Cervical Cancer Awareness Month starts with HPV prevention
Jan. 11, 2023
By Katie Minor
It’s the start of a new year: a time for self-improvement and reflecting on goals. One goal you might have for the new year is to stay healthier by eating well and exercising. But overall health means so much more.
January is Cervical Cancer Awareness Month, reminding individuals that maintaining a healthy lifestyle means taking steps to prevent cancer. And preventing cervical cancer might be easier than you think.
Each year, more than 13,200 people are diagnosed with cervical cancer, a cancer that occurs in the cells of the cervix — the lower part of the uterus that connects to the vagina. More than 4,200 die from the disease every year.
Cervical cancer can occur in anyone who has a uterus, but there are a few things that could put some at a higher risk than others.
You might be at a higher risk if you…
- Are over 30 and have an HPV infection that hasn’t been cleared.
- Began having sex at an early age.
- Have multiple sexual partners.
- Have used birth control pills for five or more years.
- Have a weakened immune system.
- Are overweight or obese.
- Have a close relative who had cervical cancer.
- Were exposed to diethylstilbestrol (DES) before birth.
- Do not have regular cervical cancer screenings.
Cervical cancer used to be one of the most common causes of cancer death among women in the United States — that is, until about 50 years ago, when a test called the Pap smear was introduced.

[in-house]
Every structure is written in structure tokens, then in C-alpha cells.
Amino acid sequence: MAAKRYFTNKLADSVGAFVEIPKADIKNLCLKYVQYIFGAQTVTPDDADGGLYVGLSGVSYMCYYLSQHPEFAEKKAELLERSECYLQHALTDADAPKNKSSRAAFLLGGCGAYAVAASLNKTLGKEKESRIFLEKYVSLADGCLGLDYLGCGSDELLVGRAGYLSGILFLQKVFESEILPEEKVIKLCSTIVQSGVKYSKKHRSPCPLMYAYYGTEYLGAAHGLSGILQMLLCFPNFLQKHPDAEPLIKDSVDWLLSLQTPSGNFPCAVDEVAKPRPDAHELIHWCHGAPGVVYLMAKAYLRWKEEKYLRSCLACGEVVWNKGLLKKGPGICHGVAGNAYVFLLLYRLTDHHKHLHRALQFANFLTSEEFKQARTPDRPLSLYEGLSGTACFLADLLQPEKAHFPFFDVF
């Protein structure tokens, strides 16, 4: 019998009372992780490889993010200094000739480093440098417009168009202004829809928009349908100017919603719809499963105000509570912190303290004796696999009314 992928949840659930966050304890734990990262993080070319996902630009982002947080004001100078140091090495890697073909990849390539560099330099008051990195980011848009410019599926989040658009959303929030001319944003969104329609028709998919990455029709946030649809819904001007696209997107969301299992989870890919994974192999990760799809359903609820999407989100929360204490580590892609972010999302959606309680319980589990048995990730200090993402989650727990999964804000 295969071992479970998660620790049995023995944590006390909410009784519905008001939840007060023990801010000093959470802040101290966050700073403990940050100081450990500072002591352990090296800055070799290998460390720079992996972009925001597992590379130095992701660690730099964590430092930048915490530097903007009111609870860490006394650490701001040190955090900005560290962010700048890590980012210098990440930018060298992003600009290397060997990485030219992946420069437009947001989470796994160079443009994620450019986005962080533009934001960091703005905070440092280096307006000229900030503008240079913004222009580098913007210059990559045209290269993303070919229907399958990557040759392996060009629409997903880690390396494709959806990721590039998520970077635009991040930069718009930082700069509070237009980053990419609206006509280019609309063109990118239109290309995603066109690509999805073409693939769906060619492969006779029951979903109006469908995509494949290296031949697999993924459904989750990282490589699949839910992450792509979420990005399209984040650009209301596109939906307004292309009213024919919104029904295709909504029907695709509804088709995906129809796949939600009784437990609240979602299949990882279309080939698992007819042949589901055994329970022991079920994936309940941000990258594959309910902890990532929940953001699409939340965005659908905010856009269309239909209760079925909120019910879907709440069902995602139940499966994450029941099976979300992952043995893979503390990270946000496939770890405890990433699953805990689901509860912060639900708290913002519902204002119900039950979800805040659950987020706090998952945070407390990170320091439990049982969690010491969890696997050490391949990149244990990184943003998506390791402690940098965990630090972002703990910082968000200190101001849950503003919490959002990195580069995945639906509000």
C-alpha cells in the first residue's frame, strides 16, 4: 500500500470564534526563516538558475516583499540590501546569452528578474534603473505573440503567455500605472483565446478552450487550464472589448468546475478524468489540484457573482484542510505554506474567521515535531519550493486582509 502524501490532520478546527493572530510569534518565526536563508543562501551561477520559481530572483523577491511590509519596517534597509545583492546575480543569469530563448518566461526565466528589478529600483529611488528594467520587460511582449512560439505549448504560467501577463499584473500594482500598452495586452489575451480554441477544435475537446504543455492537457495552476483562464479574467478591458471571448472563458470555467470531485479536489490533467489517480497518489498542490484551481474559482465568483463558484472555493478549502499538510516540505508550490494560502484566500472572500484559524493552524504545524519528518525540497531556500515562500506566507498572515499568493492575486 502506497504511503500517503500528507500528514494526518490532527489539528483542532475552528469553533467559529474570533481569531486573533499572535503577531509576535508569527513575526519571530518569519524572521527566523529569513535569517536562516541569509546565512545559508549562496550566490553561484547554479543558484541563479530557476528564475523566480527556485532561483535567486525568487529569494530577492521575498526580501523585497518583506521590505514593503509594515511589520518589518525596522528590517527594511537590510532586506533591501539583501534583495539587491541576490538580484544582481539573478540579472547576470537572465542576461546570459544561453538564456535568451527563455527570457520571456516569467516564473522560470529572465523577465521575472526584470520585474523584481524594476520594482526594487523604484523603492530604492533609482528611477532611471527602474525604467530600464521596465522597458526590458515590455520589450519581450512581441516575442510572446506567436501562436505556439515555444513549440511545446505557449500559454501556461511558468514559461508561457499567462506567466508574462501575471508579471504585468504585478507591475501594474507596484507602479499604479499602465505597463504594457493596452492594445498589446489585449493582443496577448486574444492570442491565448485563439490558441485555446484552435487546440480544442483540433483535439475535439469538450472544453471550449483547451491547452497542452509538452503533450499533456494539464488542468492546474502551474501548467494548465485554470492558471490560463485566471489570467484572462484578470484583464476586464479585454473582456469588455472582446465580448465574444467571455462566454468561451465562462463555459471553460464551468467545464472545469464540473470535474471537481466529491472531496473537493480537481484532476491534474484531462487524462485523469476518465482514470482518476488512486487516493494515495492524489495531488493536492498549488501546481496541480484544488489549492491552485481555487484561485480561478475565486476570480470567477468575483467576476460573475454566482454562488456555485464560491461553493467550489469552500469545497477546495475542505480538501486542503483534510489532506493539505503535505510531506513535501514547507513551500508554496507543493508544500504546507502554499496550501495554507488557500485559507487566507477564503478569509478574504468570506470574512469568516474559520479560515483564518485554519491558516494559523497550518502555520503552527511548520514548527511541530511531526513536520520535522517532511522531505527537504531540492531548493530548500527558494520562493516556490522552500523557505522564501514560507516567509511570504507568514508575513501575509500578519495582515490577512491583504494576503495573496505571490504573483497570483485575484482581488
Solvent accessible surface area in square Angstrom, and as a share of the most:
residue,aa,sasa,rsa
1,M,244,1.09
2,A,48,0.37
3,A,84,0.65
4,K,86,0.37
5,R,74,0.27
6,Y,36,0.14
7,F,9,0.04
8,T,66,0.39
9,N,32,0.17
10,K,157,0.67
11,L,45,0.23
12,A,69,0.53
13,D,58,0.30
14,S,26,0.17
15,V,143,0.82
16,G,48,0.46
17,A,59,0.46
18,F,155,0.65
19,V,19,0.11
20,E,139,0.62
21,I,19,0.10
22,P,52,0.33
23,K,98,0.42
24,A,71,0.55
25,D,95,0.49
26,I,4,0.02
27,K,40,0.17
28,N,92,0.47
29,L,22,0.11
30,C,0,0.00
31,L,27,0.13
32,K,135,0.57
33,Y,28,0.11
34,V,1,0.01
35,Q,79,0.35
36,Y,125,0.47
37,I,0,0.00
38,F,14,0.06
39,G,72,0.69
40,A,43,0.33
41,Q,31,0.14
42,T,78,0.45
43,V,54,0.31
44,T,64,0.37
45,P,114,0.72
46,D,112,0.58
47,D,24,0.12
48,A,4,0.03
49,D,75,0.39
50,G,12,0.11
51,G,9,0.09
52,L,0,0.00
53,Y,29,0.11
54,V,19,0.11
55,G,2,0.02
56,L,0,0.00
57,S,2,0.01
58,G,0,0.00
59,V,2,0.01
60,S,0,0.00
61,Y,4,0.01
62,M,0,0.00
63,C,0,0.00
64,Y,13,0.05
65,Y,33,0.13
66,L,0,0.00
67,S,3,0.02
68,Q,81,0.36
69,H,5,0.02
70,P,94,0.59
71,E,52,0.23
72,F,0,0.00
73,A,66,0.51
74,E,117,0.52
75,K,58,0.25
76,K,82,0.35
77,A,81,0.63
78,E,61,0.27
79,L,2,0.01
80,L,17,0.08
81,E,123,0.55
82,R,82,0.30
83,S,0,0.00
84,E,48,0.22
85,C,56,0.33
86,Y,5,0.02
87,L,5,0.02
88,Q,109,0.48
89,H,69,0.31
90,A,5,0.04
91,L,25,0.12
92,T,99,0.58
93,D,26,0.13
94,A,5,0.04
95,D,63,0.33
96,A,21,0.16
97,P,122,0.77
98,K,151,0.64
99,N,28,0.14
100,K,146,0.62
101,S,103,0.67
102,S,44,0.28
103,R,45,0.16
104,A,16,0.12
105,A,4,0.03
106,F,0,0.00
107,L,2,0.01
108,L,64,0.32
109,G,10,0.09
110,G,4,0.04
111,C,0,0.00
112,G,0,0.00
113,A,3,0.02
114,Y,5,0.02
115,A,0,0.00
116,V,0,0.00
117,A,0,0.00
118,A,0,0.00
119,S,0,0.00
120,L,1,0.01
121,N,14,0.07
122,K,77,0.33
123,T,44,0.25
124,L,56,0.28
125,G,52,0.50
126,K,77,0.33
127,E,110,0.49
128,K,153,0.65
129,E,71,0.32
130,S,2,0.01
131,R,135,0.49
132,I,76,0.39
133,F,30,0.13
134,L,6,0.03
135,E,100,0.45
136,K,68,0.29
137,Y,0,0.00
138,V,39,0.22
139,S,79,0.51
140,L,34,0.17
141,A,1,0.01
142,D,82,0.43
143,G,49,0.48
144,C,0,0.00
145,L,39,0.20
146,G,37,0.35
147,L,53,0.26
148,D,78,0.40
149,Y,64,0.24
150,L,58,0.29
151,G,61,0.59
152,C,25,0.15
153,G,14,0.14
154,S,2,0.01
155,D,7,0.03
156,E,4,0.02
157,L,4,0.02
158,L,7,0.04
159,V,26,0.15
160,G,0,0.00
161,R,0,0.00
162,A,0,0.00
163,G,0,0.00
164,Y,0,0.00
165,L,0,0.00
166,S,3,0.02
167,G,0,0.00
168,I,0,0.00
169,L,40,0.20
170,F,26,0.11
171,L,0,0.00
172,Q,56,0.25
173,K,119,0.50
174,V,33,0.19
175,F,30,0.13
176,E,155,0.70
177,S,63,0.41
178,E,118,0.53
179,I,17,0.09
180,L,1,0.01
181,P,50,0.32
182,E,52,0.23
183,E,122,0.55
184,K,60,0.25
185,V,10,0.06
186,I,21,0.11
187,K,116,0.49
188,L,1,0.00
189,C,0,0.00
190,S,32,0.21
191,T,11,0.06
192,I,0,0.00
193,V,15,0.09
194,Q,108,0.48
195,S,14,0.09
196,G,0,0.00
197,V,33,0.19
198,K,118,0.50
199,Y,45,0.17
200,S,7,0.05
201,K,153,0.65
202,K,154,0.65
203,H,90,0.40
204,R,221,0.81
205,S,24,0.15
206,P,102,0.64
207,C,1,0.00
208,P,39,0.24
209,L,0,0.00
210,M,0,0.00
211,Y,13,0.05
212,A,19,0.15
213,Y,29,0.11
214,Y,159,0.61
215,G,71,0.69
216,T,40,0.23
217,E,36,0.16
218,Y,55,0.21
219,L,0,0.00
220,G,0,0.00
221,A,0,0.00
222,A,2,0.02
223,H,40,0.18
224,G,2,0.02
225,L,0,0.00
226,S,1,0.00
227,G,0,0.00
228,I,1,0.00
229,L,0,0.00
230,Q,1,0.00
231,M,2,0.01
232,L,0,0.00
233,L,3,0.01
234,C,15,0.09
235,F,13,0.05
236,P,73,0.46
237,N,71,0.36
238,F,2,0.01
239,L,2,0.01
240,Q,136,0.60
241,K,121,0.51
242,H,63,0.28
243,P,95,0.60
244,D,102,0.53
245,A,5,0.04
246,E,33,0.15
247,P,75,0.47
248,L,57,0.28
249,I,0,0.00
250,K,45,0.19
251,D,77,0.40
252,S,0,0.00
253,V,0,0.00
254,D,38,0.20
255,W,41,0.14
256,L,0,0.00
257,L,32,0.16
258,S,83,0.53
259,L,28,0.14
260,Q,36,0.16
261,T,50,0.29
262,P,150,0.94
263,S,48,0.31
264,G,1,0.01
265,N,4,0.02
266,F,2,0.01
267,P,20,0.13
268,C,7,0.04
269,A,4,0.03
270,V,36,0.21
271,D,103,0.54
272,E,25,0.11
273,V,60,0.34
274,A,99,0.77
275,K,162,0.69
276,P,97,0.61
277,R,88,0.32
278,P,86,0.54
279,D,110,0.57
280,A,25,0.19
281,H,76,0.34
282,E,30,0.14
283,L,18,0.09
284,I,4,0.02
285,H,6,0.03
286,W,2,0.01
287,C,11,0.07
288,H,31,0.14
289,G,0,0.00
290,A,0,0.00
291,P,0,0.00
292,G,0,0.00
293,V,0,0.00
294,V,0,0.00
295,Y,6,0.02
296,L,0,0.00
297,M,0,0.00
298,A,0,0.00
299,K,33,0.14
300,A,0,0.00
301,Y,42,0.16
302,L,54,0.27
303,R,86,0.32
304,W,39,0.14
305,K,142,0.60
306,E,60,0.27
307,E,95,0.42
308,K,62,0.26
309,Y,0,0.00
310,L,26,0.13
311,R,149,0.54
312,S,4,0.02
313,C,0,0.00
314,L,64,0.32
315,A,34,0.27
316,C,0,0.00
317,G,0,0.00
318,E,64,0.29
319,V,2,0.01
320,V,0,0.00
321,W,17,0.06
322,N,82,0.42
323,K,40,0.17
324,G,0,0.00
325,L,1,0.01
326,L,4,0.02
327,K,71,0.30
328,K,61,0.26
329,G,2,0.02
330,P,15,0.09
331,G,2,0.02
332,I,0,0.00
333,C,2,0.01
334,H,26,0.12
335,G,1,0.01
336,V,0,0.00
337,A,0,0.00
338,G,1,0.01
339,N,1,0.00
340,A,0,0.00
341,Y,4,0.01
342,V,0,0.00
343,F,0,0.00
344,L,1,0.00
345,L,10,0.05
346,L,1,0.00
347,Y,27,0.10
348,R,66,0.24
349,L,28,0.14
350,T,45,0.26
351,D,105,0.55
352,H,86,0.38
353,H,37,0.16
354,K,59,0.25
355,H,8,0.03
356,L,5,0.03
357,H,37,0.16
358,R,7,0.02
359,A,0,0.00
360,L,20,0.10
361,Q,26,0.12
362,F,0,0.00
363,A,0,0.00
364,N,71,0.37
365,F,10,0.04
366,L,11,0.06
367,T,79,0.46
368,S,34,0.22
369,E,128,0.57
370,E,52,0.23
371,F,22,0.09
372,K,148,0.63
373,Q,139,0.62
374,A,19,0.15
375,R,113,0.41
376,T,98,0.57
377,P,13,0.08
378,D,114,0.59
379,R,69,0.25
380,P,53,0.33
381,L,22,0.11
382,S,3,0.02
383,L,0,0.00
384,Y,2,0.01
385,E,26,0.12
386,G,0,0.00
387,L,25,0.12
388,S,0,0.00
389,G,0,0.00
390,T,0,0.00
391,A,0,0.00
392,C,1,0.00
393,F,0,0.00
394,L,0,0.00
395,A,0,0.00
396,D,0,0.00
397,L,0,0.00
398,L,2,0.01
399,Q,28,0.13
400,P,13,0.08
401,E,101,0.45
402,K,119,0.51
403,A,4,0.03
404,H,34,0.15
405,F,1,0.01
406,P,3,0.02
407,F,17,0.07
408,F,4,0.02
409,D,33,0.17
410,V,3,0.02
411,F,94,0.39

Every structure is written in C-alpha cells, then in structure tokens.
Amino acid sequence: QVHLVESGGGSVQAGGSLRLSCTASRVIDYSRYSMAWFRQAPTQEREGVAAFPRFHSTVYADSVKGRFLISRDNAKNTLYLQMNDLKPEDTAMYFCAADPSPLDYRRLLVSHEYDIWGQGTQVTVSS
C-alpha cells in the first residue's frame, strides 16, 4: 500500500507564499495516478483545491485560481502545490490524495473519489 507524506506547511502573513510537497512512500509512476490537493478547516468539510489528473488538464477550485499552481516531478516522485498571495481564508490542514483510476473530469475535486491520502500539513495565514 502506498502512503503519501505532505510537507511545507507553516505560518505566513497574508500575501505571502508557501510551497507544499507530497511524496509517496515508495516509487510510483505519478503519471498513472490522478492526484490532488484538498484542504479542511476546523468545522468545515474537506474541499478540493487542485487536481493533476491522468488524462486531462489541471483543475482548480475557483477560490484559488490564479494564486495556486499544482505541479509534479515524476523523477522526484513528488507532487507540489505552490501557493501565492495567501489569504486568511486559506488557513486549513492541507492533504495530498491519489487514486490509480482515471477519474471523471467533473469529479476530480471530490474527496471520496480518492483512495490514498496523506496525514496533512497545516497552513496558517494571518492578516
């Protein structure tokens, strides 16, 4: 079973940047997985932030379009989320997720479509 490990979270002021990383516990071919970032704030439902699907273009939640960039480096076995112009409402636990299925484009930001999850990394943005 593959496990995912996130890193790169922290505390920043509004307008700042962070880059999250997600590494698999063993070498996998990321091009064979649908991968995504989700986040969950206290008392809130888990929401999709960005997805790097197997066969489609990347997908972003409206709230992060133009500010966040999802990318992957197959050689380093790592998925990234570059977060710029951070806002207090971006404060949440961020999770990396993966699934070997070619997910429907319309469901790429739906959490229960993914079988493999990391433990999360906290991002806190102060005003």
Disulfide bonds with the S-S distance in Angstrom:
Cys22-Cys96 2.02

Since then, the rate of death from cervical cancer has dropped dramatically.
A Pap smear, also called a Pap test, is a procedure in which a small brush is used to gently remove cells from the surface of the cervix and the area around it, which are then checked under a microscope for cervical cancer or cell changes that may lead to cervical cancer.
A Pap test may also help find other conditions, such as infections or inflammation. You can get a Pap test while also being tested for HPV and other sexually transmitted infections (STIs).
HPV (human papillomavirus) is the leading cause of cervical cancer, with 99.7 percent of cervical cancer cases being caused by HPV. Another reason cervical cancer deaths have dropped dramatically is due to the introduction of the HPV vaccine. The easiest way to prevent cervical cancer is with this vaccine.
HPV can cause other types of cancers, too – like throat cancer, which tennis player Martina Navratilova recently announced she had been diagnosed with. Navratilova’s throat cancer was caused by HPV, reminding us of the importance of HPV vaccines, no matter how healthy you may be.
The HPV vaccine is recommended for males and females, and is most effective between the ages of 9 and 12 years old.
But it’s also recommended up to the age of 26 and also can be given to individuals ages 27-45 depending on conversations patients have with their health care providers. While the vaccine is less effective when given to adults, it can still be beneficial in protecting against HPV infection.
You can call MCHD Clinical Services at 304-598-5119 to make an appointment.
You may feel you don’t have to worry about cervical cancer because of how preventable it has become. The thing is, it’s only preventable if you prevent it! This means seeing your primary care provider or OB/GYN regularly.
Remember — the best cancer prevention is HPV vaccination and screenings!
Katie Minor is the public information office assistant at Monongalia County Health Department.